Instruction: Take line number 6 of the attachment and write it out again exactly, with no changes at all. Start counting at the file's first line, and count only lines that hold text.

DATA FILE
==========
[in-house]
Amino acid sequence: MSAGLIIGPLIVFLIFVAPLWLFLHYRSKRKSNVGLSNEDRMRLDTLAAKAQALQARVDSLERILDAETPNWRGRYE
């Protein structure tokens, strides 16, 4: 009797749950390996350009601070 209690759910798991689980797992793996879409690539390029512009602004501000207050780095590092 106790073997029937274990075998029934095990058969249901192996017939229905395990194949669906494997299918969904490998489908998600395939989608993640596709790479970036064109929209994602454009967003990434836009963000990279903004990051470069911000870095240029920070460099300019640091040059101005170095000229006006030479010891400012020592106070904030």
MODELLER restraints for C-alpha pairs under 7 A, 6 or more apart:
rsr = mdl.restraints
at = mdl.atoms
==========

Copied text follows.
at = mdl.atoms